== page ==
- Antihypertensive agent increases the duration of the growth (anagen) phase of the hair follicle growth cycle and can also induce a new anagen phase
- This improves the quality of the hair by increasing the diameter and length of the miniaturizing hairs.
- 5% foam works best bid reverse or slow down miniaturization, a hormone-driven process in which hair follicles shrink over time until they eventually disappear
- It doesn’t regrow hair on a bald scalp
- It takes a year to see the final result
- Once stopped you will shed the hairs you maintained during rx
- It’s not as effective as propecia
- the only FDA approved oral medication that treats male pattern baldness (androgenetic alopecia).
- Finasteride works by blocking an enzyme (5-alpha reductase) that converts testosterone to DHT.
- DHT causes a susceptible hair follicle to shrink in size (miniaturize), both in diameter and length. As a result, the miniaturized follicle produces a small unpigmented vellus hair rather than the usual pigmented normal hair. DHT also shortens the susceptible follicle’s growth (anagen) phase. These two effects cause the hair to become progressively shorter and finer until it eventually disappears.
- 90% of men taking finasteride experienced either a growth of new hair or a halt to their hair loss after 5 years of rx
- Studies show improvement in hair growth frontal & crown
- Side effects from 1 mg dose are rare and reversible when stopped the hair loss progresses to level it would have been had pt not used it at all
Platelet Rich Plasma (PRP)
- Platelet rich plasma (PRP) is concentrated blood plasma which contains approximately three to five times the number of platelets found in normal circulating blood. In addition, it contains platelet derived growth factor (PDGF), vascular endothelial growth factor (VEGF), transforming growth factor (TGF) and other bioactive proteins that aid in wound healing and possibly hair growth.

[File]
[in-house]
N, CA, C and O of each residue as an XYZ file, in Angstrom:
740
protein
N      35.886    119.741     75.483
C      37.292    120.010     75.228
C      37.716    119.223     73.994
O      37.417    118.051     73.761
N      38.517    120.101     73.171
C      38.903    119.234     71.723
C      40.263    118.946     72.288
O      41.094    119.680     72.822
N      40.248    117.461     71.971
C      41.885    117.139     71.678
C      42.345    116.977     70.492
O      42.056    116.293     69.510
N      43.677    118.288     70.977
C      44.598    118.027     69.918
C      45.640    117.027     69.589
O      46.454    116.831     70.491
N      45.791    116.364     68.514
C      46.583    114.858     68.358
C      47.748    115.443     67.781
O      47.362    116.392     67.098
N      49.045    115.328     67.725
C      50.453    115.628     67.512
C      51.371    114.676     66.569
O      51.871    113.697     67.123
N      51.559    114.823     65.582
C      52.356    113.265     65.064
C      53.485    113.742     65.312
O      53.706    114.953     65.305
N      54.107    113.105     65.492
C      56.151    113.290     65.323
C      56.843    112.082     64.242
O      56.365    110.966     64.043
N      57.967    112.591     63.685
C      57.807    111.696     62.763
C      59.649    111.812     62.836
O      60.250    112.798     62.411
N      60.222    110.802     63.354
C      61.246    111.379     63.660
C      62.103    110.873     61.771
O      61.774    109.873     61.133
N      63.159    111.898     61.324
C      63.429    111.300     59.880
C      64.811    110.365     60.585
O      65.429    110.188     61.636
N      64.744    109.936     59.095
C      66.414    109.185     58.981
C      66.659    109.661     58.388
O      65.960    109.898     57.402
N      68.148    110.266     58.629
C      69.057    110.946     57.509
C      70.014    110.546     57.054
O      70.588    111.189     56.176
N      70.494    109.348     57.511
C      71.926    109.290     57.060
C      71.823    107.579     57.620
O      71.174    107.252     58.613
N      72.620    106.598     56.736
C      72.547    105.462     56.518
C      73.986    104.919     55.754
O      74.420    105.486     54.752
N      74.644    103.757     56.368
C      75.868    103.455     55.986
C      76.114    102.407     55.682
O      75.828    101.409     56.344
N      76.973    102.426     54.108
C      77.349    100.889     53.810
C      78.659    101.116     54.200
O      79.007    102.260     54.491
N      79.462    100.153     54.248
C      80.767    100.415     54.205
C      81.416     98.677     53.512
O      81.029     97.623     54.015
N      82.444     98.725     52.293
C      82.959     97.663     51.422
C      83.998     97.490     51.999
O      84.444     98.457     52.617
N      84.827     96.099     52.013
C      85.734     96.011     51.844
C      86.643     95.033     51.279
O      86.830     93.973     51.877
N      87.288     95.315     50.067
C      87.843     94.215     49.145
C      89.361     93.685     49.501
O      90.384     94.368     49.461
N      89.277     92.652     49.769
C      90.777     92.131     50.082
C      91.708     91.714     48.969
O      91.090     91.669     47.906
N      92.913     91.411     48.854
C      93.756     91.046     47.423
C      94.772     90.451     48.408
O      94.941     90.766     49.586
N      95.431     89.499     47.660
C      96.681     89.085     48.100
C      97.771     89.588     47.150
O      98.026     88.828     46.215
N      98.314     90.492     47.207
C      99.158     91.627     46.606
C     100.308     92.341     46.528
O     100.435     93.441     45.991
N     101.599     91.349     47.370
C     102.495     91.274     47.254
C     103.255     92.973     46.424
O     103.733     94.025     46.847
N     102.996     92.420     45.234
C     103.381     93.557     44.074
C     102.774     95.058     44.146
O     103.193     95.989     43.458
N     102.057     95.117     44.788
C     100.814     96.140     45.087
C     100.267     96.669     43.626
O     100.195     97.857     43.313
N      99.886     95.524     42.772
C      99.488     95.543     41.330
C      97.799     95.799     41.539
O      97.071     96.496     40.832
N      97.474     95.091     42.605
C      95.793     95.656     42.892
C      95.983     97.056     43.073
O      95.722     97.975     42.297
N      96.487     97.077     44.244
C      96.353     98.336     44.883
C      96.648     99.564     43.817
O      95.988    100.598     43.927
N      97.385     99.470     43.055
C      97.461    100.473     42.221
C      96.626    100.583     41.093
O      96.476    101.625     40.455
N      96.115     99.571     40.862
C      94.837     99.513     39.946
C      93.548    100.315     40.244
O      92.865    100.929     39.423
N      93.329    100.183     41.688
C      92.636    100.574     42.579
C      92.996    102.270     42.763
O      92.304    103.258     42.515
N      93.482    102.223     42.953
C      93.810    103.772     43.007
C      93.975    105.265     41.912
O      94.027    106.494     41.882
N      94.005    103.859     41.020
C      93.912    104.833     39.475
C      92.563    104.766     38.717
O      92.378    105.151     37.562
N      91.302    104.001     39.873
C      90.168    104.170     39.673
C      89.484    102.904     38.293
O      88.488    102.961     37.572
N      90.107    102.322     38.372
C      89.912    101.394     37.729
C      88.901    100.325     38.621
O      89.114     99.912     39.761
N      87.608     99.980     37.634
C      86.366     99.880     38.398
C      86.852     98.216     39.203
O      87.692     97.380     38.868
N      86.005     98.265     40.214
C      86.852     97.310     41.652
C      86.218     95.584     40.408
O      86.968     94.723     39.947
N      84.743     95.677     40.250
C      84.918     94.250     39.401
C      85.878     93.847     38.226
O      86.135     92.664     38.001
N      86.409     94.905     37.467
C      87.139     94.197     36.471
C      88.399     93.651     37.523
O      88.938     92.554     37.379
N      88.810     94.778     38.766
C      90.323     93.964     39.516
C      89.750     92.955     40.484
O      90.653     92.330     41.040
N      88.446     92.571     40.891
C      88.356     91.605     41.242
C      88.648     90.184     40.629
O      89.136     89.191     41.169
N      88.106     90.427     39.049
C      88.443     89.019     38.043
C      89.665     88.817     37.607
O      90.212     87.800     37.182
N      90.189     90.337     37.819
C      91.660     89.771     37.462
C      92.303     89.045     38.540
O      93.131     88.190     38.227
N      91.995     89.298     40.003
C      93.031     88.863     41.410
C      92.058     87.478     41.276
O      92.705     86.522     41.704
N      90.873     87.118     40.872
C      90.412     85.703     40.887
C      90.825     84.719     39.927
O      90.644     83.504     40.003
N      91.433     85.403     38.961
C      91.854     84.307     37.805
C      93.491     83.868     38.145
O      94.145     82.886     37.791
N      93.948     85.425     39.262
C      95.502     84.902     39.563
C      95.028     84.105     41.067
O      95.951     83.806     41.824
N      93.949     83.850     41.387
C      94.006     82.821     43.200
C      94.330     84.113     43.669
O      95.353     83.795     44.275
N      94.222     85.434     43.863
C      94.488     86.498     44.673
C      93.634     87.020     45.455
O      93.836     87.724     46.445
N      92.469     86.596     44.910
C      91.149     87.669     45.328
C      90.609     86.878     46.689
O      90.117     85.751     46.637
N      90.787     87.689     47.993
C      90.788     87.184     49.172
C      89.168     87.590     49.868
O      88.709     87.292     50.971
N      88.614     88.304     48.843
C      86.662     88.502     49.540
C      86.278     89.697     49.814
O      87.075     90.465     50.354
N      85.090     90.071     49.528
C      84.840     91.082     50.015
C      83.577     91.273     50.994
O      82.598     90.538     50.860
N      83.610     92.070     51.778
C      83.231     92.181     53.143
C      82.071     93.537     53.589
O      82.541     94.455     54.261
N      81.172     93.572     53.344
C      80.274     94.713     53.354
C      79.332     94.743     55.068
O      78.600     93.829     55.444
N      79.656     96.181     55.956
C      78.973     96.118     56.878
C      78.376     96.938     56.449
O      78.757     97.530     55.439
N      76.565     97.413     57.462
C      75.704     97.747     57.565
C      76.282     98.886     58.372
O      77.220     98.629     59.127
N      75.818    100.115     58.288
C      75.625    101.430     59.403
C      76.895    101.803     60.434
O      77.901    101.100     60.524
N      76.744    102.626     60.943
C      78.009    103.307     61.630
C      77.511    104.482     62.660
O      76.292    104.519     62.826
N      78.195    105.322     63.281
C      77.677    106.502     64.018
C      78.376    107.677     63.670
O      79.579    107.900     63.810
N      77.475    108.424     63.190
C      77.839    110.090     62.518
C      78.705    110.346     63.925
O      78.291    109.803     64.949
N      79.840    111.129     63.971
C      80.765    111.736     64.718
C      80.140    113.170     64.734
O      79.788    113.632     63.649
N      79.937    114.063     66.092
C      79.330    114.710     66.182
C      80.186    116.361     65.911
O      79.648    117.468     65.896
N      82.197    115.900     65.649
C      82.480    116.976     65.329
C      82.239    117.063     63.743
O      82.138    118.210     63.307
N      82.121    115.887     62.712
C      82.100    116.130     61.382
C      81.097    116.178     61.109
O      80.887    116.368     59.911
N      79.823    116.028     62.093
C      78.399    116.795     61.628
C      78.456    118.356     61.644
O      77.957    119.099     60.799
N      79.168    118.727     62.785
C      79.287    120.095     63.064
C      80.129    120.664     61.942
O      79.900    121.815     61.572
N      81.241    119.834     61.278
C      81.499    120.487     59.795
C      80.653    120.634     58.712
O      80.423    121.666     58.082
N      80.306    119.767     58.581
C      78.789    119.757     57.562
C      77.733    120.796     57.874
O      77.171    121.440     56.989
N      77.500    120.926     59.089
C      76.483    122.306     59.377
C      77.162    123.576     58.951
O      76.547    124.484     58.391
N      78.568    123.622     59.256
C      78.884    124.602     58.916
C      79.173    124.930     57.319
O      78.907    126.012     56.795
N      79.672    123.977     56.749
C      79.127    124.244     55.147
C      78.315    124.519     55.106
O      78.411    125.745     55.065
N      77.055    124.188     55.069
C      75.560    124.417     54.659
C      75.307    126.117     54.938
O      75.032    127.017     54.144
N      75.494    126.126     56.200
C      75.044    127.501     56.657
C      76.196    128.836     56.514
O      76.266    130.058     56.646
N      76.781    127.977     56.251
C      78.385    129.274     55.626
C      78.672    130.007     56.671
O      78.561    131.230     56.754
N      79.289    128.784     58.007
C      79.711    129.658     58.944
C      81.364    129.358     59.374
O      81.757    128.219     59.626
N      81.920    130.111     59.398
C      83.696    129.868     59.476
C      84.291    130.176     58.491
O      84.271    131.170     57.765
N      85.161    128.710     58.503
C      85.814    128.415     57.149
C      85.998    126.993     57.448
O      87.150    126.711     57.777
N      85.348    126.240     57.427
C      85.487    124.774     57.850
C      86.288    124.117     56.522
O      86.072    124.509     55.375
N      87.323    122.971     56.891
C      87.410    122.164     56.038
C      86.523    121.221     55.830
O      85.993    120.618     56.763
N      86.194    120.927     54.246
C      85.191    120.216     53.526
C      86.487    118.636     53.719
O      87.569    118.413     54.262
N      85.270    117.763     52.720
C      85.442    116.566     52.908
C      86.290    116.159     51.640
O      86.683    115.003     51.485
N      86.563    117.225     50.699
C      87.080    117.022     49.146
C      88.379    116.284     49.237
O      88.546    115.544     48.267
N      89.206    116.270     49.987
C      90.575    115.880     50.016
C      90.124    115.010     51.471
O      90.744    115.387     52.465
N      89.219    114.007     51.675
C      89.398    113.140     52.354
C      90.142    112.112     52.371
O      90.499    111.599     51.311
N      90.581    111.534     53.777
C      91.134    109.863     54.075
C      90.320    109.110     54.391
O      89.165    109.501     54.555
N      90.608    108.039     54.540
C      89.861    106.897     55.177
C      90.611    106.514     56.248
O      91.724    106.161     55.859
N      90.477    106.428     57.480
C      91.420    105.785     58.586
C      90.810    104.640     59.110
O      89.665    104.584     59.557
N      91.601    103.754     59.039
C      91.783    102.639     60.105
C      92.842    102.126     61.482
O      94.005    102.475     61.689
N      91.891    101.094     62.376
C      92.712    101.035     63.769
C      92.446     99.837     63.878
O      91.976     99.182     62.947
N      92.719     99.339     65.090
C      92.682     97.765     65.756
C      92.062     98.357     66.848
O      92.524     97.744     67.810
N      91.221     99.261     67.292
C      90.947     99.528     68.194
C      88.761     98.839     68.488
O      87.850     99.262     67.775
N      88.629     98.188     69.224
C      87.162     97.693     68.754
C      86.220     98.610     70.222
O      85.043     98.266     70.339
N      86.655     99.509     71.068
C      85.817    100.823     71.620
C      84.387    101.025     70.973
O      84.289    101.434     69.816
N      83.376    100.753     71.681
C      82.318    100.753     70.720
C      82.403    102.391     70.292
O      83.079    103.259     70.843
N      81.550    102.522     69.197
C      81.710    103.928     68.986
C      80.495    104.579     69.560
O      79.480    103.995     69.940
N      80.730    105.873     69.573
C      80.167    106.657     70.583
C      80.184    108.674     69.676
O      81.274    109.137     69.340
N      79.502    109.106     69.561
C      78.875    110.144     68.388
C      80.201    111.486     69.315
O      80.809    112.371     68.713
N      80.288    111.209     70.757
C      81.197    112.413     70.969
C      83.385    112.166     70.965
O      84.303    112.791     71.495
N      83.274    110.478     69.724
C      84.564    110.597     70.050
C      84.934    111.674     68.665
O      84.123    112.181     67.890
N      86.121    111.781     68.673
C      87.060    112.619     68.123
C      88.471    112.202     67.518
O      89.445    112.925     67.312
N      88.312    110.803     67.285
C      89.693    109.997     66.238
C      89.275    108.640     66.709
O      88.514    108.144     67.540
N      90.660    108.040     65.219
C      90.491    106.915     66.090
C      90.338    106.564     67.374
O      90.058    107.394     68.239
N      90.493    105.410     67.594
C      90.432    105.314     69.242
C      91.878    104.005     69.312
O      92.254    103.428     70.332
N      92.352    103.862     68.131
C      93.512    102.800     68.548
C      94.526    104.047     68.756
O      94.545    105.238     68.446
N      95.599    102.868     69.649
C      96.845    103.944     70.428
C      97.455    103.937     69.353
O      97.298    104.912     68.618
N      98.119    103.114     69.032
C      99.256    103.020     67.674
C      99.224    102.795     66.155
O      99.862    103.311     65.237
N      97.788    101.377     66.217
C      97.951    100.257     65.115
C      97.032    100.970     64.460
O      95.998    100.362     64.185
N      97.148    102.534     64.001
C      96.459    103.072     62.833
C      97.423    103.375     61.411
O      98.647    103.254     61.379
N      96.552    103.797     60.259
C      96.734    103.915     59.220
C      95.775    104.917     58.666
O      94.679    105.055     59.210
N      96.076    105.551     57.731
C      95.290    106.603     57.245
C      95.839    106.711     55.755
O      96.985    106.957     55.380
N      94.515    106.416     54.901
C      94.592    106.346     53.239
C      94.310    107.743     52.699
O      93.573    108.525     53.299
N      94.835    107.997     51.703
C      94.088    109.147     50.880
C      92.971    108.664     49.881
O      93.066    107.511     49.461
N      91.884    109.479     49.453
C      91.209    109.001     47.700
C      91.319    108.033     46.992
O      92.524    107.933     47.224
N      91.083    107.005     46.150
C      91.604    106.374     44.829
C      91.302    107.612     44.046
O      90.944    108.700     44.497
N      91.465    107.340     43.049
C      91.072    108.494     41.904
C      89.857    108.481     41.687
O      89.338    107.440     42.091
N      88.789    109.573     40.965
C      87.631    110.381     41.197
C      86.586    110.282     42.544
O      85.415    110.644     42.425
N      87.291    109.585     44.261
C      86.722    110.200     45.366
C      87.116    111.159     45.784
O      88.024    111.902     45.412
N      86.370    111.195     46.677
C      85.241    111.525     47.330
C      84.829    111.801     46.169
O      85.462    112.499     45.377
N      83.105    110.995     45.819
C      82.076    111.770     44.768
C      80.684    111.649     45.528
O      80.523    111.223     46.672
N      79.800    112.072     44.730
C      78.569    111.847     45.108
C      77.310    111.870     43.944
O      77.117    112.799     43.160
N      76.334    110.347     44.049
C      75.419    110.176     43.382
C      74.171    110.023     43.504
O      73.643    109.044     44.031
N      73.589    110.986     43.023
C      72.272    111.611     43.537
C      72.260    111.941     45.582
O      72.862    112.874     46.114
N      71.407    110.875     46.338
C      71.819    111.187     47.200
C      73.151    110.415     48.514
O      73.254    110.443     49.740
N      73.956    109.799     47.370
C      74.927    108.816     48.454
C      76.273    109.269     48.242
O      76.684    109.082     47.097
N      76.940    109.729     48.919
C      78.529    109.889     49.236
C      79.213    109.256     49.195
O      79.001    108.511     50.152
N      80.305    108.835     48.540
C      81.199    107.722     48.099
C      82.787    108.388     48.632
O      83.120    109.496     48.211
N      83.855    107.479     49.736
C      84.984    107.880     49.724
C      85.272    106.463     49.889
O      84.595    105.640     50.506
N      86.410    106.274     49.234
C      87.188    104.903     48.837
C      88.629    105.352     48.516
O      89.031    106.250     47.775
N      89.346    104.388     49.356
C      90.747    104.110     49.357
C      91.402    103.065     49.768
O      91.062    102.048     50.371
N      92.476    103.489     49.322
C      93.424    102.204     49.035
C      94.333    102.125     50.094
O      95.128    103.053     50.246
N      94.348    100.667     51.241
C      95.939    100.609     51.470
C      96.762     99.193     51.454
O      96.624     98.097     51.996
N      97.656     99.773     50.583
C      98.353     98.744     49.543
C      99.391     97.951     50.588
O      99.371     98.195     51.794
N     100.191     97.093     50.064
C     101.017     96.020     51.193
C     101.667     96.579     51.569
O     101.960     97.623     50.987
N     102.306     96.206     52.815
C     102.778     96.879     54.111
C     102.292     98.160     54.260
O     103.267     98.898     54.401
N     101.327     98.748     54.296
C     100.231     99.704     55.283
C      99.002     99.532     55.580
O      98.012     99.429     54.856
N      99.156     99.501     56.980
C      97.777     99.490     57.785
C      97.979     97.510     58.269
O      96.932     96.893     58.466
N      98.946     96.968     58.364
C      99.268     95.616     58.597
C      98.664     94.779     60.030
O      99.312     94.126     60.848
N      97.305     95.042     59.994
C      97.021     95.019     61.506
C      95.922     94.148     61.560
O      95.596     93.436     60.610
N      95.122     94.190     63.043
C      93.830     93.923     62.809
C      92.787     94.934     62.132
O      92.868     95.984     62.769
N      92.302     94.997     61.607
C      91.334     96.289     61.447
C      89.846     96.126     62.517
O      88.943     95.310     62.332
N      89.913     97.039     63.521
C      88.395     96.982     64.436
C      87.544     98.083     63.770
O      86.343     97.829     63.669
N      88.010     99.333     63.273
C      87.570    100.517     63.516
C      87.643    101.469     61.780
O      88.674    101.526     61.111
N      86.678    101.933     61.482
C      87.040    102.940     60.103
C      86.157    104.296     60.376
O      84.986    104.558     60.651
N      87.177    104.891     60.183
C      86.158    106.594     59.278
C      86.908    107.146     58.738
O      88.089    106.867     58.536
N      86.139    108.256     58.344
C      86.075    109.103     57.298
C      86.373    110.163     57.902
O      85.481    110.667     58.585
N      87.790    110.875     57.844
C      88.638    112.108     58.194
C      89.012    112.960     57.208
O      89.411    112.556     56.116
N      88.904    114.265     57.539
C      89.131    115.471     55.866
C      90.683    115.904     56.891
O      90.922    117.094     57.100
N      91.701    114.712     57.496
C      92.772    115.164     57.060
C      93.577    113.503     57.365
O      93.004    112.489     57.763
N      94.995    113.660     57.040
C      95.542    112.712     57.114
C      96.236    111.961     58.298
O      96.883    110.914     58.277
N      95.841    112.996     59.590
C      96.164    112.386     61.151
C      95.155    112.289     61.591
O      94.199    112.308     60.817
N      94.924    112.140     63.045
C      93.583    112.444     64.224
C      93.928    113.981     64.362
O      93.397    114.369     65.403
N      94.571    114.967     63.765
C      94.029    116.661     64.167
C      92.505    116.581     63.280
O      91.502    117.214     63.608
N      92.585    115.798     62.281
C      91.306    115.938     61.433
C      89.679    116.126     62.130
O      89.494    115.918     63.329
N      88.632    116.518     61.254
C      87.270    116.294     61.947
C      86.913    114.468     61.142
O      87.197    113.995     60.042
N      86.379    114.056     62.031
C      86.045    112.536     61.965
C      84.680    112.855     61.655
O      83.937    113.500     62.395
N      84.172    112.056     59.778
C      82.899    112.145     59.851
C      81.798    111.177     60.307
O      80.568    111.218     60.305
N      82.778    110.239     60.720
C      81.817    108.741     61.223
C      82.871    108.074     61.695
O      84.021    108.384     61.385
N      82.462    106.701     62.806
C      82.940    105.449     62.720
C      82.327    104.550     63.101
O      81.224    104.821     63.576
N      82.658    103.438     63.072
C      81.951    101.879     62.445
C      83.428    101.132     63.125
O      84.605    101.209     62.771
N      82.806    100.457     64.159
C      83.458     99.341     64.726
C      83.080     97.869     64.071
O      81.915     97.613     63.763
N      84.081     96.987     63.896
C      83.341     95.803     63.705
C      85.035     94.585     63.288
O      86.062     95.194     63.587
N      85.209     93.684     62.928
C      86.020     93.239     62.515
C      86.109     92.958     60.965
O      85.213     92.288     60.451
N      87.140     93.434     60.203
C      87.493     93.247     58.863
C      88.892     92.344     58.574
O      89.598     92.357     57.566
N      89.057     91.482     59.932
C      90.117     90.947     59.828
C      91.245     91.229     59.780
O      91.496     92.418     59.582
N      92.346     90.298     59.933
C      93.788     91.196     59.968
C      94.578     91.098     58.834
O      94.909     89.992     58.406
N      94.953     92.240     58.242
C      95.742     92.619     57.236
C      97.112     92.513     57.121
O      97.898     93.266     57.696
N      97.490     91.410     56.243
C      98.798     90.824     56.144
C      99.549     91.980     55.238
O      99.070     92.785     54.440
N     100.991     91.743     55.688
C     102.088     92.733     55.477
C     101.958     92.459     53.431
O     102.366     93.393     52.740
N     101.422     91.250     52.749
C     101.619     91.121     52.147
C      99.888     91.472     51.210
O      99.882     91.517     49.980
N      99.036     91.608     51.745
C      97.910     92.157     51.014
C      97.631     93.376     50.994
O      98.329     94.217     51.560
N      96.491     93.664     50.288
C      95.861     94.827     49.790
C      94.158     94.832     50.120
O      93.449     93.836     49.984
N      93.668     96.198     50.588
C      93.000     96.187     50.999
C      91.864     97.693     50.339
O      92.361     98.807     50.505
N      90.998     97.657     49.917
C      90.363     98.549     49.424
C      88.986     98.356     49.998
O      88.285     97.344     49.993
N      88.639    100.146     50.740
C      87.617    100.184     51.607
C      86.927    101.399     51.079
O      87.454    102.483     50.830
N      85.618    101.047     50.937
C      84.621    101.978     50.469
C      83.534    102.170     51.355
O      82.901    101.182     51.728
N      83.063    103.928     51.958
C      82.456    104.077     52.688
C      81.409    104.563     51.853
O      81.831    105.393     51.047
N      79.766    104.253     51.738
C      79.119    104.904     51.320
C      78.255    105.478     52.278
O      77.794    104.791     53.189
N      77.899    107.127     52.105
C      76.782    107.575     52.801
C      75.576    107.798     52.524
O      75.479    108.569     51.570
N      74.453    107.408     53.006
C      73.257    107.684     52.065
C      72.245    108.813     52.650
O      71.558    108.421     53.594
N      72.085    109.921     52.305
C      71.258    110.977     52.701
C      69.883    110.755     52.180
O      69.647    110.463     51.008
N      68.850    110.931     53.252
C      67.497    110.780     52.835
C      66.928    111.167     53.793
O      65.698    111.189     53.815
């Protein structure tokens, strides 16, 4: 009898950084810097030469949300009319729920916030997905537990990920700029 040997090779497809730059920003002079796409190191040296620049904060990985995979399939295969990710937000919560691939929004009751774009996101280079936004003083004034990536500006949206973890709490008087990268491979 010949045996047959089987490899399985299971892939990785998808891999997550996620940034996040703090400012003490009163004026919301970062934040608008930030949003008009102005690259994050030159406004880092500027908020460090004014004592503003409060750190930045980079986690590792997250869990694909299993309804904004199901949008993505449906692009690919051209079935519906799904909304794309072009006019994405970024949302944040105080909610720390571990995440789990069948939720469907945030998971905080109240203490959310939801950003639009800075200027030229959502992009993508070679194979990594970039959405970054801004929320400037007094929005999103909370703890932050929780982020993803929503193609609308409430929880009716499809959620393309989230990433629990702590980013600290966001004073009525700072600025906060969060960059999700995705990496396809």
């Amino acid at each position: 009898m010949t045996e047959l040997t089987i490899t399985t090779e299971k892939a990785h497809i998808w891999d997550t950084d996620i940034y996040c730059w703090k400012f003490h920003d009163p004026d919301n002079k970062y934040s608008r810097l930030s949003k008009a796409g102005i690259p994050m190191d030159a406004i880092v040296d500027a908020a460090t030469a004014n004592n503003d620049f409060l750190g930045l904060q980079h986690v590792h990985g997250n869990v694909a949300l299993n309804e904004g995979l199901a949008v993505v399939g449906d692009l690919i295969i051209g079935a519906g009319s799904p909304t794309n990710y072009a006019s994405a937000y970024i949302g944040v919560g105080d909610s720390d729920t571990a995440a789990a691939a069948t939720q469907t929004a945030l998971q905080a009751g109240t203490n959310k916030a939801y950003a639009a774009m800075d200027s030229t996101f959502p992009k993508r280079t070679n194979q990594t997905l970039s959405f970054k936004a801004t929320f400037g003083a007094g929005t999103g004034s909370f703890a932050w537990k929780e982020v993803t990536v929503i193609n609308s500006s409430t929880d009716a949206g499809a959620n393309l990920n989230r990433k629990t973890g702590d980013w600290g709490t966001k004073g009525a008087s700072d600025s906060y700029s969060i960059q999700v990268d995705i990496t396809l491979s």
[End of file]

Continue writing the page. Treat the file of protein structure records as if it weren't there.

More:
- Stimulate the growth of follicles, thereby reversing the hair miniaturization seen in androgenetic alopecia (common baldness)
- stimulate the stem cells (dermal papilla) of the newly transplanted hair follicles.
- The patient’s blood sample is centrifuged or spun down to collect the clear (plasma) part of the blood and is injected into the balding areas of the scalp.
- These treatments are repeated at 4-6 week intervals for three treatment sessions. At the end of 6 months the patient is reassessed and if a response is noted then the treatments are continued every 6 months to maintain the results of PRP treatment.
- In the medical treatment of male and female pattern baldness (androgenetic alopecia), PRP can be injected into the balding scalp to potentially stimulate thin (miniaturized) hair to grow into thicker (terminal) hairs. Patients with thinning, but not totally bald, areas would be the best candidates.
Low Level Light Therapy (LLLT)
- Low-Level Laser Therapy (LLLT) in hair restoration utilizes cool lasers to stimulate hair growth and reduce hair loss. LLLT is based on the scientific principle of photo-biotherapy.
- Photo-biotherapy occurs when laser light is absorbed by cells and stimulates cell metabolism and protein synthesis. Although the exact mechanism by which laser light promotes hair growth is still unknown, it appears to stimulate the follicles on the scalp by increasing energy production and by reversing miniaturization (the process leading to thicker hair shafts and a fuller look).
- Recent studies have shown that Low Level Light Laser Therapy (LLLT) appears about equal to the benefits of hair loss medications used over the short term in both men and women, although the long-term benefits are less clear.
- The use of LLLT should be of particular interest to women in whom medical treatment and surgical options may be limited.